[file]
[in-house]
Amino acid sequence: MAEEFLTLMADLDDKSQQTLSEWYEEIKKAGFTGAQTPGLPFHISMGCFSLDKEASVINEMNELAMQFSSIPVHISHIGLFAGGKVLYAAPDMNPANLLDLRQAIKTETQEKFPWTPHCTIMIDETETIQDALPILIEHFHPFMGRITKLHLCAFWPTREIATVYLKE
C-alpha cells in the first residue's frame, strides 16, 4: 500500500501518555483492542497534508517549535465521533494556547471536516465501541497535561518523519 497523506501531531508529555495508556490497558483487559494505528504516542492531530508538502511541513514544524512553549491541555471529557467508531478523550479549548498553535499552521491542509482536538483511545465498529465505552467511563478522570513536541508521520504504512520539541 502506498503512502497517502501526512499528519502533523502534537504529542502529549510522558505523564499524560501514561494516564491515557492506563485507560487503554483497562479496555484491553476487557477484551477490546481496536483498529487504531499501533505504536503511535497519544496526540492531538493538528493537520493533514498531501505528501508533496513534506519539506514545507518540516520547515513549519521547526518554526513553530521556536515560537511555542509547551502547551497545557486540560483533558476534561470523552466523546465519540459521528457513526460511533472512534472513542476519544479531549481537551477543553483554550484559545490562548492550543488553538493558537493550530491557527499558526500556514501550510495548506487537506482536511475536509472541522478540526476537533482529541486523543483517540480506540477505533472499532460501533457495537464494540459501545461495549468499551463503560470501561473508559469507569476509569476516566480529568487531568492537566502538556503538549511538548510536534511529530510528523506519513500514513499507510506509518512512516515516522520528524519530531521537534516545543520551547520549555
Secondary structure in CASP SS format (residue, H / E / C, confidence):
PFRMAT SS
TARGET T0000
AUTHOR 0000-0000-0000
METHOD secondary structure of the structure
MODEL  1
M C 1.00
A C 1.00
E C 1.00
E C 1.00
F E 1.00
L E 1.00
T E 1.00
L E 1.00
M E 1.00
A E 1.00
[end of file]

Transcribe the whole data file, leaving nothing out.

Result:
[in-house]
Amino acid sequence: MAEEFLTLMADLDDKSQQTLSEWYEEIKKAGFTGAQTPGLPFHISMGCFSLDKEASVINEMNELAMQFSSIPVHISHIGLFAGGKVLYAAPDMNPANLLDLRQAIKTETQEKFPWTPHCTIMIDETETIQDALPILIEHFHPFMGRITKLHLCAFWPTREIATVYLKE
C-alpha cells in the first residue's frame, strides 16, 4: 500500500501518555483492542497534508517549535465521533494556547471536516465501541497535561518523519 497523506501531531508529555495508556490497558483487559494505528504516542492531530508538502511541513514544524512553549491541555471529557467508531478523550479549548498553535499552521491542509482536538483511545465498529465505552467511563478522570513536541508521520504504512520539541 502506498503512502497517502501526512499528519502533523502534537504529542502529549510522558505523564499524560501514561494516564491515557492506563485507560487503554483497562479496555484491553476487557477484551477490546481496536483498529487504531499501533505504536503511535497519544496526540492531538493538528493537520493533514498531501505528501508533496513534506519539506514545507518540516520547515513549519521547526518554526513553530521556536515560537511555542509547551502547551497545557486540560483533558476534561470523552466523546465519540459521528457513526460511533472512534472513542476519544479531549481537551477543553483554550484559545490562548492550543488553538493558537493550530491557527499558526500556514501550510495548506487537506482536511475536509472541522478540526476537533482529541486523543483517540480506540477505533472499532460501533457495537464494540459501545461495549468499551463503560470501561473508559469507569476509569476516566480529568487531568492537566502538556503538549511538548510536534511529530510528523506519513500514513499507510506509518512512516515516522520528524519530531521537534516545543520551547520549555
Secondary structure in CASP SS format (residue, H / E / C, confidence):
PFRMAT SS
TARGET T0000
AUTHOR 0000-0000-0000
METHOD secondary structure of the structure
MODEL  1
M C 1.00
A C 1.00
E C 1.00
E C 1.00
F E 1.00
L E 1.00
T E 1.00
L E 1.00
M E 1.00
A E 1.00